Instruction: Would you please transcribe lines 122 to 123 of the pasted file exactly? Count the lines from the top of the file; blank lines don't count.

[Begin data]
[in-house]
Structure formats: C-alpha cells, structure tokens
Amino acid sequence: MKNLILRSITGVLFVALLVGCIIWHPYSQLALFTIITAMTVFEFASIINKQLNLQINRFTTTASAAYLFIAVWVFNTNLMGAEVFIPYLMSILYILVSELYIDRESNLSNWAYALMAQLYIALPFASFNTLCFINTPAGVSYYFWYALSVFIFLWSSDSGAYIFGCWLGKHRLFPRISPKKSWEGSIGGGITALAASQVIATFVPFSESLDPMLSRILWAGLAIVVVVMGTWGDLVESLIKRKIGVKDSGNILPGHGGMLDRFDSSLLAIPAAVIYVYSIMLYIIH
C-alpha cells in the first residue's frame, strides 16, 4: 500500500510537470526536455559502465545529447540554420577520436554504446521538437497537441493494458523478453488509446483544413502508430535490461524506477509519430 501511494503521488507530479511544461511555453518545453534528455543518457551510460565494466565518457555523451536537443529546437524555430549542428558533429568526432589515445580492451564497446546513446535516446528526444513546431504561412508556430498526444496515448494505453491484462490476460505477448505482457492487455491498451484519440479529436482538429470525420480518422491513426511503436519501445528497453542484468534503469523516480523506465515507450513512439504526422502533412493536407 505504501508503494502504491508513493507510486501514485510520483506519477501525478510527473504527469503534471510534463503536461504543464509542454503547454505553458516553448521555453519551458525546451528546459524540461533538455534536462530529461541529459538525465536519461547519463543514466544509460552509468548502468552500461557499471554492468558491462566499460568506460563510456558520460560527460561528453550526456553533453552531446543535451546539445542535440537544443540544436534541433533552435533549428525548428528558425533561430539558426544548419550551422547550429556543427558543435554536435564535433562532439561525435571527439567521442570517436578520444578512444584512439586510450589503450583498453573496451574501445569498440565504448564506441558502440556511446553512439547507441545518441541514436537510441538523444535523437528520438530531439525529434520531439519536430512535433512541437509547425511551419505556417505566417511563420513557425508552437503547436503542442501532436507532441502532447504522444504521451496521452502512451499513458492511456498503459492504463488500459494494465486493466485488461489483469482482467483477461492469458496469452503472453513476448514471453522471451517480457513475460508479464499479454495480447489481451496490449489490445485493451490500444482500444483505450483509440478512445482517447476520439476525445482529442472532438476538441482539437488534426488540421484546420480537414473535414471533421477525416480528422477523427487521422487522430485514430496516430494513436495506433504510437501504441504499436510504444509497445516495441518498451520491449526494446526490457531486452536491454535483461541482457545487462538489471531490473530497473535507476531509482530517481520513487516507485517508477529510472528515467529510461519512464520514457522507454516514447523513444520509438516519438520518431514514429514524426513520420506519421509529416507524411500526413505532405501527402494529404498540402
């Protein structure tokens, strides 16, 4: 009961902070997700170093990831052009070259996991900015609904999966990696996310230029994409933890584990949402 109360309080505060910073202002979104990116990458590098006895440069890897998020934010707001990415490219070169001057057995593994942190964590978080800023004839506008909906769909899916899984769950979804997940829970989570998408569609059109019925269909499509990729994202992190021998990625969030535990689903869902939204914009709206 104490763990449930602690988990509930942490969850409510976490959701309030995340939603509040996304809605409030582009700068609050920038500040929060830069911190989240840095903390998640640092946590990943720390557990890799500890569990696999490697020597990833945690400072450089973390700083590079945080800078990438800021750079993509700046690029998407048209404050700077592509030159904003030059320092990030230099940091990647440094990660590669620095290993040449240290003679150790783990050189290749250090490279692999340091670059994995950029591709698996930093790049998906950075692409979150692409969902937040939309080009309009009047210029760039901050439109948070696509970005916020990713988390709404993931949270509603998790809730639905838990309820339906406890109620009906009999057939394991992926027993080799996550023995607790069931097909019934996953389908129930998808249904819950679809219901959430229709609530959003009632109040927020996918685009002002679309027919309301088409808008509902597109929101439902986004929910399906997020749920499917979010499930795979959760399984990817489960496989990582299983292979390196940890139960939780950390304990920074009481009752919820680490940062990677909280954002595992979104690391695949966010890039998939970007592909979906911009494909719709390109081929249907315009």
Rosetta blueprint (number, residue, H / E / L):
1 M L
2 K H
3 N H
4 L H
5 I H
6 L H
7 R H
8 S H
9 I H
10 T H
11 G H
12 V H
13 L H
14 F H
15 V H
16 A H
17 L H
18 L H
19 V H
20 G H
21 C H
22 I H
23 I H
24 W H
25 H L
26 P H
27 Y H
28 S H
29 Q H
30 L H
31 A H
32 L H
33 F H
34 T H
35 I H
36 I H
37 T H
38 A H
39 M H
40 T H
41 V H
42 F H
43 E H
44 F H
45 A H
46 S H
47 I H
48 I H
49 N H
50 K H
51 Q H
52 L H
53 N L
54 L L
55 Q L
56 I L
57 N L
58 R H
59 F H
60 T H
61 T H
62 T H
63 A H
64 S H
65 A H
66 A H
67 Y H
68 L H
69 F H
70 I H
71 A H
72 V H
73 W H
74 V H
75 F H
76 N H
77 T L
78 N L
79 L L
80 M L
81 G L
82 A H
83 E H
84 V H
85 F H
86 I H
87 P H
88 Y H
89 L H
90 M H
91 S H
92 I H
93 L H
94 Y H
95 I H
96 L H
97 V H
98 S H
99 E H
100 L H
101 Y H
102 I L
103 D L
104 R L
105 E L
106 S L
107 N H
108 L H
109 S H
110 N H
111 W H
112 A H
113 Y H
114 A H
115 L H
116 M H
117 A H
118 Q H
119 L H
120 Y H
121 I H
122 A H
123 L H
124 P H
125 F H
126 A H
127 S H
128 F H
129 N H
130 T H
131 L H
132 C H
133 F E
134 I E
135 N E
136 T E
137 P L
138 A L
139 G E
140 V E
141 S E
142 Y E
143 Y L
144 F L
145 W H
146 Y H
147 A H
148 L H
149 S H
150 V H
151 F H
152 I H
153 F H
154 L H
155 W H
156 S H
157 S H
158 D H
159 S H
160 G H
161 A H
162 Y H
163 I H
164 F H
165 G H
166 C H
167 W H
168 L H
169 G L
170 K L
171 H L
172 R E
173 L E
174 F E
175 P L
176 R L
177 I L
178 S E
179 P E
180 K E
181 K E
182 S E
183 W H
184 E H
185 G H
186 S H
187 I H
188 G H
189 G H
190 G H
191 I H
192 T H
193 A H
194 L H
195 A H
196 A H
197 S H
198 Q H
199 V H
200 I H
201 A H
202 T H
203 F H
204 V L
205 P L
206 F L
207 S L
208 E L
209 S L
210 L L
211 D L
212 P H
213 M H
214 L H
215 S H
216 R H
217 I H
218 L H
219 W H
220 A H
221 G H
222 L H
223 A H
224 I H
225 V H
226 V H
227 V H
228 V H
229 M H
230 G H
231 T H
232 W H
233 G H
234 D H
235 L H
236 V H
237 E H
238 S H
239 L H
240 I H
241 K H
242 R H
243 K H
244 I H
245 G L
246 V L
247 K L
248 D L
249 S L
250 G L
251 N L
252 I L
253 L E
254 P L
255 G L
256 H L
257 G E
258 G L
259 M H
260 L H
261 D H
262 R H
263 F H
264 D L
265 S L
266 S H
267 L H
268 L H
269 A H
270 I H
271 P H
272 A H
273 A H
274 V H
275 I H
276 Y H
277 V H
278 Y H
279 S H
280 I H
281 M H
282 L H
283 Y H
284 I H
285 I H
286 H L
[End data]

116 M H
117 A H